Summary of A New Truman Doctrine

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In this persuasive plea for a more coherent US foreign policy strategy, US senator Tim Kaine laments the loss of the old days when, for better or worse, everyone knew America’s role in the world. Since the fall of the Soviet Union, Kaine argues, no one is quite sure how Washington will respond to crises across the world. While Kaine makes a strong case for a new foreign-policy strategy, he offers few details to shape how it might look. 

About the Author

US senator Tim Kaine was Hillary Clinton’s running mate in the 2016 presidential election. A Democrat representing Virginia, he is the former governor of Virginia and former mayor of Richmond.

 

Summary

Shortly after World War II, US president Harry Truman laid out a foreign policy strategy that sought to undermine Soviet power and spread American values across the globe. Beginning with the passage of the Marshall Plan in 1947, the United States pursued a policy of aggressive intervention. Washington lavished aid on Greece, Turkey, and other nations. It briefly invaded Cuba, took on France’s fight in Vietnam and threw its support behind authoritarian regimes that opposed communism. This strategy didn’t always work out smoothly, but everyone knew where the United States stood.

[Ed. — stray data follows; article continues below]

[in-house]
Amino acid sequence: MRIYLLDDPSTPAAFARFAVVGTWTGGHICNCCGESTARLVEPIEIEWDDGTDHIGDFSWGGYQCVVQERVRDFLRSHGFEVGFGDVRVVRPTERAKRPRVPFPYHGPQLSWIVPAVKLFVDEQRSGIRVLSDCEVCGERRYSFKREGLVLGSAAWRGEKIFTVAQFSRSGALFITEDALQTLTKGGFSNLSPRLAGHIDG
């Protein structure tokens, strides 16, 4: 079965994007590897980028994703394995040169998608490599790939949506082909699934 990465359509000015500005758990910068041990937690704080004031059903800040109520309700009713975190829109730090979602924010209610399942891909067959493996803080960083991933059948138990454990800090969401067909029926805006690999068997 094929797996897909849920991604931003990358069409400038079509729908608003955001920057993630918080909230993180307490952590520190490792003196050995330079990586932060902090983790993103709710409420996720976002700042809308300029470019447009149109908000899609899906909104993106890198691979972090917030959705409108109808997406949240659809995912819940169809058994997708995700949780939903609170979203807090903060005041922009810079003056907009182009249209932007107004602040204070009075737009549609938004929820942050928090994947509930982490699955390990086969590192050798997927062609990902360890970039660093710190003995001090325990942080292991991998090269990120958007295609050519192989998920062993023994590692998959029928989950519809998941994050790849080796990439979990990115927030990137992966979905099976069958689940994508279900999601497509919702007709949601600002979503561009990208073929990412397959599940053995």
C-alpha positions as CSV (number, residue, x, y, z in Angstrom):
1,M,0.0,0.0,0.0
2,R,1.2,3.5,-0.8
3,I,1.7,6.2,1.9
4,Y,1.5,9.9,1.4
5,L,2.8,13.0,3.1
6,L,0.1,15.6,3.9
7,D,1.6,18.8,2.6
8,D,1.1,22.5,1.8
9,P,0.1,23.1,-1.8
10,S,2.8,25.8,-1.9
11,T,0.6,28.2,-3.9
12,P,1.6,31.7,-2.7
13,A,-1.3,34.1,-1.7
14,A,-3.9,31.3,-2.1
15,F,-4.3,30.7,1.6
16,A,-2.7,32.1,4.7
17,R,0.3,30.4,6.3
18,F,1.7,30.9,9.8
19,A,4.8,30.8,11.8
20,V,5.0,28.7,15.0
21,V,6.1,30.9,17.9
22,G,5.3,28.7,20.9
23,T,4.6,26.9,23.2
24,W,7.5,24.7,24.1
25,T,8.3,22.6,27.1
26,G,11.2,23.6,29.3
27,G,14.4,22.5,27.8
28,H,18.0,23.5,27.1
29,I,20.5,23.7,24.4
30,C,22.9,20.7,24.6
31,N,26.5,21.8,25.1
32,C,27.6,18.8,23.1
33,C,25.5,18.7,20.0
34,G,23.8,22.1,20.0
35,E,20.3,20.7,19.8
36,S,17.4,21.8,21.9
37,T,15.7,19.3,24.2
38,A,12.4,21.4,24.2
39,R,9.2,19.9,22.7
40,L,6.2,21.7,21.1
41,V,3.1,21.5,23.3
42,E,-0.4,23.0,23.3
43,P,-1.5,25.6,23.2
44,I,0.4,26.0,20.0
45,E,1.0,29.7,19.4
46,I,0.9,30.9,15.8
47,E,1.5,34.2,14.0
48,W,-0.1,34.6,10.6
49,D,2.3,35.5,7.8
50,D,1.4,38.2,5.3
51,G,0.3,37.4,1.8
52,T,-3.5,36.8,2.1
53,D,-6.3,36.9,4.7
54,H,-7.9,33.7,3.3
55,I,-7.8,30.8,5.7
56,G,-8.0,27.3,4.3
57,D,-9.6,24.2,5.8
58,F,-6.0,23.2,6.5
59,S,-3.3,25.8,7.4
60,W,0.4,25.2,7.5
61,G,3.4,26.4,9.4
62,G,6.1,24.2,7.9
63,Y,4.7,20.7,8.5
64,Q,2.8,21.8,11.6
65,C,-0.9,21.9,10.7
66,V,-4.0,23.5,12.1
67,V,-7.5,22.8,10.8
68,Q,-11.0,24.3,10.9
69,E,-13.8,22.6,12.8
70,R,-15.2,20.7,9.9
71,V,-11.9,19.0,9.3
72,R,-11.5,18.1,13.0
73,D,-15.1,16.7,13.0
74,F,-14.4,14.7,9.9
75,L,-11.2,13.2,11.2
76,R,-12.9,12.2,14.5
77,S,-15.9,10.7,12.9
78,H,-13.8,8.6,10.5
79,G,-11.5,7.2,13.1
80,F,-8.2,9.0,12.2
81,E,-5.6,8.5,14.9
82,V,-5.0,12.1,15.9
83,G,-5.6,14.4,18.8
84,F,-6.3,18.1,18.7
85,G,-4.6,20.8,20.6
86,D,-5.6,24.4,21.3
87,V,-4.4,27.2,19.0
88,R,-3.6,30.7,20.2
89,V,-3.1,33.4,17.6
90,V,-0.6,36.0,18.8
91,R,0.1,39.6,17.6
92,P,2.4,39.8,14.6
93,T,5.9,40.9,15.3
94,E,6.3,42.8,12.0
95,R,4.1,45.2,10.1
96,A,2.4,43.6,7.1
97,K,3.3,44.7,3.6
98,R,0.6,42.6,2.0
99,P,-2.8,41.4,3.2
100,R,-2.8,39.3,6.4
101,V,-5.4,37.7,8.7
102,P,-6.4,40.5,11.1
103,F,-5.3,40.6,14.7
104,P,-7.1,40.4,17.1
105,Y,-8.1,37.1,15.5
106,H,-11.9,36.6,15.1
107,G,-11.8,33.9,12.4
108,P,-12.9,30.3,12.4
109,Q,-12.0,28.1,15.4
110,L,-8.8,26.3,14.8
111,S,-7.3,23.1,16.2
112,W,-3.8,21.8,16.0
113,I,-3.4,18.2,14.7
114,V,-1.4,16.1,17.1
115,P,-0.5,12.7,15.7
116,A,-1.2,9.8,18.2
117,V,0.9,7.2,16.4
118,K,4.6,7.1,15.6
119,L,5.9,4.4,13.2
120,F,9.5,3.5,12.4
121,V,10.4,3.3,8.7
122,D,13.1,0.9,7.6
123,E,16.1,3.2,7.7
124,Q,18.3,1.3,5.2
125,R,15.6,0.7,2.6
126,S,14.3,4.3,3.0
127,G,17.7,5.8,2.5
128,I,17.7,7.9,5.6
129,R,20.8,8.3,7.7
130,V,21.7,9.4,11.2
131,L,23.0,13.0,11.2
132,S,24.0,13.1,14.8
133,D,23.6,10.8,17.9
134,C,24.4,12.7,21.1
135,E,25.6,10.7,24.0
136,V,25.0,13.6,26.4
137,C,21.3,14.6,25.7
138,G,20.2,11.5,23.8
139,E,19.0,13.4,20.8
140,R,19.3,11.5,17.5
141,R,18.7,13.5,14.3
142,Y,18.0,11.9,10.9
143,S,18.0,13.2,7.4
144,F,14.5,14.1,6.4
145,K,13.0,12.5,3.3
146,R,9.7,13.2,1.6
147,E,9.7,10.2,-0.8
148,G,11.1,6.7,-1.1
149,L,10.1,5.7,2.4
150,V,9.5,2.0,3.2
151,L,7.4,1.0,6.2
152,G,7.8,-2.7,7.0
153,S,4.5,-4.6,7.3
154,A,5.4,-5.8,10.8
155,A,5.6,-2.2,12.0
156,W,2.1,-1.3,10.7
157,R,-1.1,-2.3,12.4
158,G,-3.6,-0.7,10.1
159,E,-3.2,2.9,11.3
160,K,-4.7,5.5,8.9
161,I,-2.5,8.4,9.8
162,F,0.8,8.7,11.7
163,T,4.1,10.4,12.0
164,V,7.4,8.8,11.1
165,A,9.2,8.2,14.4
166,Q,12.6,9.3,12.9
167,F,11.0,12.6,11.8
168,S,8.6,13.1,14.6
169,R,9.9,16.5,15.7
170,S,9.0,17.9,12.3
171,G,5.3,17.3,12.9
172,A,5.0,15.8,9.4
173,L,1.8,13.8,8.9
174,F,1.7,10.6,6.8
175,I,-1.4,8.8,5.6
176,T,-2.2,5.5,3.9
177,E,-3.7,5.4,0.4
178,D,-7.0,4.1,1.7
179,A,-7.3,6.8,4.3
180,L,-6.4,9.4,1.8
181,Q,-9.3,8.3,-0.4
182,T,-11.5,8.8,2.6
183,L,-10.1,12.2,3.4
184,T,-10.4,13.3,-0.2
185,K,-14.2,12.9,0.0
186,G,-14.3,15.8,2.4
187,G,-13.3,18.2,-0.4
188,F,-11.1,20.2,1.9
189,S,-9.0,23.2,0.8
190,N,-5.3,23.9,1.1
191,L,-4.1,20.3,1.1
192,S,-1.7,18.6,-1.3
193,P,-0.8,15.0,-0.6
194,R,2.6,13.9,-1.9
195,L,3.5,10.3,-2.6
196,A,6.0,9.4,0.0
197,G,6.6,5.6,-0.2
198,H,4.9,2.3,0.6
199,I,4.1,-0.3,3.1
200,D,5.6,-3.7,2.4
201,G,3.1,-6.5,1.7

Then came the collapse of the Soviet Union, and US policy took on a decidedly more pragmatic tenor. As an example...


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